(2) What is the rationale for the payback method? According to the payback criterion, which franchise or franchises should be accepted if the firm’s maximum acceptable payback is 2 years and if Franchises L and S are independent? If they are mutually exclusive?

(3) What is the difference between the regular and discounted payback periods?

(4) What is the main disadvantage of discounted payback? Is the payback method of any real usefulness in capital budgeting decisions?

j. As a separate project (Project P), you are considering sponsorship of a pavilion at the upcoming World’s Fair. The pavilion would cost $800,000, and it is expected to result in $5 million of incremental cash inflows during its single year of operation. However, it would then take another year, and $5 million of costs, to demolish the site and return it to its original condition. Thus, Project P’s expected net cash flows look like this (in millions of dollars):

Year Net Cash Flows

0…………………..−$0.8

1……………………..5.0

2…………………….−5.0

The project is estimated to be of average risk, so its cost of capital is 10%.

(1) What are normal and nonnormal cash flows?

(2) What is Project P’s NPV? What is its IRR? Its MIRR?

(3) Draw Project P’s NPV profile. Does Project P have normal or nonnormal cash flows? Should this project be accepted?

k. In an unrelated analysis, you have the opportunity to choose between the following two mutually exclusive projects, Project T (which lasts for two years) and Project F (which lasts for four years):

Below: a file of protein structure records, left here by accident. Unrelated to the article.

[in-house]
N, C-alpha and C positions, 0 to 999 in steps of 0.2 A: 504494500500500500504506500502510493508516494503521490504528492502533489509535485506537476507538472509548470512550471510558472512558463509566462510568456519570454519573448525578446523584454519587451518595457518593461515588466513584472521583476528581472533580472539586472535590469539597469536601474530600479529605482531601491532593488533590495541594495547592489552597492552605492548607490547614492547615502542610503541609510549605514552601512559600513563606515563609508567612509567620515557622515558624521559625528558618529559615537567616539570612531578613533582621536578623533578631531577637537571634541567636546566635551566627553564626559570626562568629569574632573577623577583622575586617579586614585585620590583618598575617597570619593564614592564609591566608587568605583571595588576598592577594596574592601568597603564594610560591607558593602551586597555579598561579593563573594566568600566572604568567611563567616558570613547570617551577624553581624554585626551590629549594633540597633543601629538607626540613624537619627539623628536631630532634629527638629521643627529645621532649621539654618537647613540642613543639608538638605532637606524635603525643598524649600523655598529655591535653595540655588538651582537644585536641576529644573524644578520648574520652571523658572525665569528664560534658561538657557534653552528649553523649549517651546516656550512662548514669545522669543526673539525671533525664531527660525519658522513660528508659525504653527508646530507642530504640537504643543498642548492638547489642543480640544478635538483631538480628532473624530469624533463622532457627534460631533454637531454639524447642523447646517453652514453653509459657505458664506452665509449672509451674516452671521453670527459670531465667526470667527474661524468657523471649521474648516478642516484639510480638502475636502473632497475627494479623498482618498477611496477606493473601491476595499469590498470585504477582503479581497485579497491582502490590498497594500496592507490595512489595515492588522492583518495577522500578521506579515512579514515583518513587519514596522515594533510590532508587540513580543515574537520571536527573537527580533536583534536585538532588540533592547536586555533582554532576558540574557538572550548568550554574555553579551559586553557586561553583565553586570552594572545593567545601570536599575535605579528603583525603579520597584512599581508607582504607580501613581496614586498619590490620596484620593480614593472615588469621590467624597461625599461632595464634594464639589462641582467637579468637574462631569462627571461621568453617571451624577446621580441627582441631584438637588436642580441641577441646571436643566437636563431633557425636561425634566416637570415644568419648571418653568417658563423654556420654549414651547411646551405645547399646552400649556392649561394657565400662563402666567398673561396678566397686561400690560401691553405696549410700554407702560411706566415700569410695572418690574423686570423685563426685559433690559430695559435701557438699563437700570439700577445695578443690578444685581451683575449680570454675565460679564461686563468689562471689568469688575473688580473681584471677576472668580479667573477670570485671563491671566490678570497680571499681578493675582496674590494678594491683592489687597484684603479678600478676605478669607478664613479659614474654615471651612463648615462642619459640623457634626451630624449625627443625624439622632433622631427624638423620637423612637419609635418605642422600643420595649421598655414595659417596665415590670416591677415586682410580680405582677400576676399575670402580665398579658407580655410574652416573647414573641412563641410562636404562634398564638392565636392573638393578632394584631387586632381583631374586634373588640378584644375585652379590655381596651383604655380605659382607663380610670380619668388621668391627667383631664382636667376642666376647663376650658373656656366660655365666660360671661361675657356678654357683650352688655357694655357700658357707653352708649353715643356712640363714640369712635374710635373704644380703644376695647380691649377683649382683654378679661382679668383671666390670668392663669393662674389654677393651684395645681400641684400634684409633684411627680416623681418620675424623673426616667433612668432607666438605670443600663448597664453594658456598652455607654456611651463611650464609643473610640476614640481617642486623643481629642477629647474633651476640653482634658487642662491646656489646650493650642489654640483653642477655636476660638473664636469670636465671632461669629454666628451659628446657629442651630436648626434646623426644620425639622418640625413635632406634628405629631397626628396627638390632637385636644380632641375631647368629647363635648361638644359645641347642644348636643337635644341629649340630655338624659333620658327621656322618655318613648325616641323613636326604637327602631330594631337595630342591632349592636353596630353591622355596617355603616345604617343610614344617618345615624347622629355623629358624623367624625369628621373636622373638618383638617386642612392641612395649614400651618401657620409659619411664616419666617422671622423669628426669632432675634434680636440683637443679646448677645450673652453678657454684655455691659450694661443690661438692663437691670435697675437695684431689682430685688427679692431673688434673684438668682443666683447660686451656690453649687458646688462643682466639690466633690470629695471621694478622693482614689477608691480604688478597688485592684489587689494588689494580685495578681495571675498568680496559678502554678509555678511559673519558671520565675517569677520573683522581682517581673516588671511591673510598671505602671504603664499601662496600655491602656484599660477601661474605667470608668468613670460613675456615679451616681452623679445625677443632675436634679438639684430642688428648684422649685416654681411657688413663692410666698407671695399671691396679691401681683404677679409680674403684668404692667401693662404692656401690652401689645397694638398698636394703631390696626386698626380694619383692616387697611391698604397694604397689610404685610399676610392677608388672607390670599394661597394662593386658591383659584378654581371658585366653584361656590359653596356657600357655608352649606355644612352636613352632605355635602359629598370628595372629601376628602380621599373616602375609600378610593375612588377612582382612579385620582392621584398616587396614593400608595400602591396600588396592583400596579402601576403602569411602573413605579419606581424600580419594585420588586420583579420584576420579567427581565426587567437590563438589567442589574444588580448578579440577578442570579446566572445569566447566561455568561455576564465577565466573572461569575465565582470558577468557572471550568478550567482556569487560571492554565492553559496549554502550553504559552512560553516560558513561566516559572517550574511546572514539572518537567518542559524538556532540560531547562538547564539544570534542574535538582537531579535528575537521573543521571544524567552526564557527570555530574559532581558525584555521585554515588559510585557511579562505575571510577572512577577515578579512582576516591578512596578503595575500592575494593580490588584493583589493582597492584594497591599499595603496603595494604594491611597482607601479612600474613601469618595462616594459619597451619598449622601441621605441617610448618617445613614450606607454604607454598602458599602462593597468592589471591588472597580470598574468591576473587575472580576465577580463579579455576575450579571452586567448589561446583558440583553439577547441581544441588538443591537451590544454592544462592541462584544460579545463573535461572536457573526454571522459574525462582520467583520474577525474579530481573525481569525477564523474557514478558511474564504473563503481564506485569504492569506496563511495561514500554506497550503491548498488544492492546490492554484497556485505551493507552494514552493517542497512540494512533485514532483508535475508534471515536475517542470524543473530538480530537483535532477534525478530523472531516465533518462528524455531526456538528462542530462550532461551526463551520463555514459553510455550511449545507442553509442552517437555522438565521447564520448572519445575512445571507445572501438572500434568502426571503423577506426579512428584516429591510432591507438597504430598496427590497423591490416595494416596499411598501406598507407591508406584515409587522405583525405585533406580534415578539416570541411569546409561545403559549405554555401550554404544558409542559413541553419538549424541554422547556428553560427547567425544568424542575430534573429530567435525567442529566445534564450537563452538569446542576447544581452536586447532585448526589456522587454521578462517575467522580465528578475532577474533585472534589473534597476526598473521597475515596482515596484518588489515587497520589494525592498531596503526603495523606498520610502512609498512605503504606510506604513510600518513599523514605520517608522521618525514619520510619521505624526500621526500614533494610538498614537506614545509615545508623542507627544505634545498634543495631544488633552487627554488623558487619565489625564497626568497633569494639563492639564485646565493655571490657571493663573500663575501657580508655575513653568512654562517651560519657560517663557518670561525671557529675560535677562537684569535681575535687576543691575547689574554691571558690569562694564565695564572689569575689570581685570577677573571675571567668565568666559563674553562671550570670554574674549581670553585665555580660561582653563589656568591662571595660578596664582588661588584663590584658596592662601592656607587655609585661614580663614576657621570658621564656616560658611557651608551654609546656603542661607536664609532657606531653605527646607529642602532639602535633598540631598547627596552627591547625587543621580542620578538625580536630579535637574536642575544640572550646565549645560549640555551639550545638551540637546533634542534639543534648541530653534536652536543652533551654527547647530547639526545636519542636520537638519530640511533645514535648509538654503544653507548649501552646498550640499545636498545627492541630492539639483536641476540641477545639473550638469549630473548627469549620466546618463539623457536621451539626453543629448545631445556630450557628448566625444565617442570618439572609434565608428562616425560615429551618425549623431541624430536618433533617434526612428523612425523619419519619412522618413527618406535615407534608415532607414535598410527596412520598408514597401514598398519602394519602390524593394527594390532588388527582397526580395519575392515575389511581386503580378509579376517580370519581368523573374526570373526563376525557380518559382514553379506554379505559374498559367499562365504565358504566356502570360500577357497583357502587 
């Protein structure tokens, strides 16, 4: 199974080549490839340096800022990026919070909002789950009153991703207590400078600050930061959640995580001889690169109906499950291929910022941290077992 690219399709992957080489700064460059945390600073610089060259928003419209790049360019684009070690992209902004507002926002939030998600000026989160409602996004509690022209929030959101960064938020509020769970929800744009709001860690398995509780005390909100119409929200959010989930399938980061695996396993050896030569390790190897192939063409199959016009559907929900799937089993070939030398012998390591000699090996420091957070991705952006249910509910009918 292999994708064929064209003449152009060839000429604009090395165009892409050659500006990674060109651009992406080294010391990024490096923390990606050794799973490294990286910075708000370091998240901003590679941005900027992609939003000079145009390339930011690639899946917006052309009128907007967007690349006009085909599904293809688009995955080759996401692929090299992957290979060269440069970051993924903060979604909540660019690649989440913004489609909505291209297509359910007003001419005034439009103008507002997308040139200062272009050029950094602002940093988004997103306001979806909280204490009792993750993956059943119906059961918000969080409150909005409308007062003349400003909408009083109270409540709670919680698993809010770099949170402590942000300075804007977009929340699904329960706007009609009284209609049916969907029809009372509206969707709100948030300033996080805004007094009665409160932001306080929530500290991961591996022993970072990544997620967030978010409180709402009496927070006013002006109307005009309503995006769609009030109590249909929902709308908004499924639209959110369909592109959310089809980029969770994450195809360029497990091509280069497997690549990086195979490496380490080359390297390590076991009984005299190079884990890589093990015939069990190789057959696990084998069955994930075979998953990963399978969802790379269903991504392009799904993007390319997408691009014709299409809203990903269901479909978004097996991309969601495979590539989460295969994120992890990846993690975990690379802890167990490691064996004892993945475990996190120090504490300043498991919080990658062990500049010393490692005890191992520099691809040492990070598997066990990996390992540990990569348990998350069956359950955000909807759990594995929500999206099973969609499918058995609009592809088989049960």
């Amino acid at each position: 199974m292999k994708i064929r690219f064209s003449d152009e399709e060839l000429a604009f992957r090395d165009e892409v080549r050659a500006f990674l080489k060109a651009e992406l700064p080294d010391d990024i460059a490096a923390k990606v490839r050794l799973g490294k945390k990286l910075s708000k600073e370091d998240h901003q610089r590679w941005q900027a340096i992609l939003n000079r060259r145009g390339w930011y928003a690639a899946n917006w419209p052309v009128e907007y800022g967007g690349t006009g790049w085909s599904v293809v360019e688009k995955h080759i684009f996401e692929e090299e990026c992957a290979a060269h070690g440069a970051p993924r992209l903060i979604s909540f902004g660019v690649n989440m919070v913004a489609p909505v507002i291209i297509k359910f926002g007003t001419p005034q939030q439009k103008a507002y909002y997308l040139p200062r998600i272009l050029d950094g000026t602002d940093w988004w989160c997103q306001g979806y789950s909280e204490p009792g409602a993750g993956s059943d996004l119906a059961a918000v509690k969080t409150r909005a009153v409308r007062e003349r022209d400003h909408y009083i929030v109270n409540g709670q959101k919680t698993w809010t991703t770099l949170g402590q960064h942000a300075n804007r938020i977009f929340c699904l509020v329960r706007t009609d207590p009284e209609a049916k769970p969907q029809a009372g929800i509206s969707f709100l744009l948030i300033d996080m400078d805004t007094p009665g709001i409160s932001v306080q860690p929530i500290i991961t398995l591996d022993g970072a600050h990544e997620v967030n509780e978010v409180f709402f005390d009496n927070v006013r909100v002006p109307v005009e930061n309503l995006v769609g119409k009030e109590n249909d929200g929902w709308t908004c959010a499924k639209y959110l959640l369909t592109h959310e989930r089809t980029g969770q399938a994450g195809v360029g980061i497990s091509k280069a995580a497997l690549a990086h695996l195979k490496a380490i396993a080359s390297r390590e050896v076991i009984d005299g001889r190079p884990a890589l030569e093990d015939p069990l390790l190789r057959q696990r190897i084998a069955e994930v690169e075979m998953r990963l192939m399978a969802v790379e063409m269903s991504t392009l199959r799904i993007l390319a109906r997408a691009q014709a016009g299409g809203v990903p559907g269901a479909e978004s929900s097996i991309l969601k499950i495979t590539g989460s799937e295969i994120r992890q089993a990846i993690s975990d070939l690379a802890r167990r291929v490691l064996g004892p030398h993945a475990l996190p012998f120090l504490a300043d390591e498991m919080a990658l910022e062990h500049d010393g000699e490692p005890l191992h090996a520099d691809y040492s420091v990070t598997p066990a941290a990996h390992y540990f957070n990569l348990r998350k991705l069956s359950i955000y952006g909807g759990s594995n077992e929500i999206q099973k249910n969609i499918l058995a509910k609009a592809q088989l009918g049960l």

The projects provide a necessary service, so whichever one is selected is expected to be repeated into the foreseeable future. Both projects have a 10% cost of capital.

(1) What is each project’s initial NPV without replication?

(2) What is each project’s equivalent annual annuity?

(3) Apply the replacement chain approach to determine the projects’ extended NPVs.

Which project should be chosen?

(4) Assume that the cost to replicate Project T in 2 years will increase to $105,000 due to inflation. How should the analysis be handled now, and which project should be chosen?

l. You are also considering another project that has a physical life of 3 years; that is, the machinery will be totally worn out after 3 years. However, if the project were terminated prior to the end of 3 years, the machinery would have a positive salvage value. Here are the project’s estimated cash flows:

Initial Investment and End-of-Year

Year Operating Cash Flows Net Salvage Value

0…………………….−$5,000…………………….$5,000

1……………………….2,100………………………3,100

2……………………….2,000………………………2,000

3……………………….1,750…………………………..0

Using the 10% cost of capital, what is the project’s NPV if it is operated for the full 3 years? Would the NPV change if the company planned to terminate the project at the end of Year 2? At the end of Year 1? What is the project’s optimal (economic) life?

You have just graduated from the MBA program of a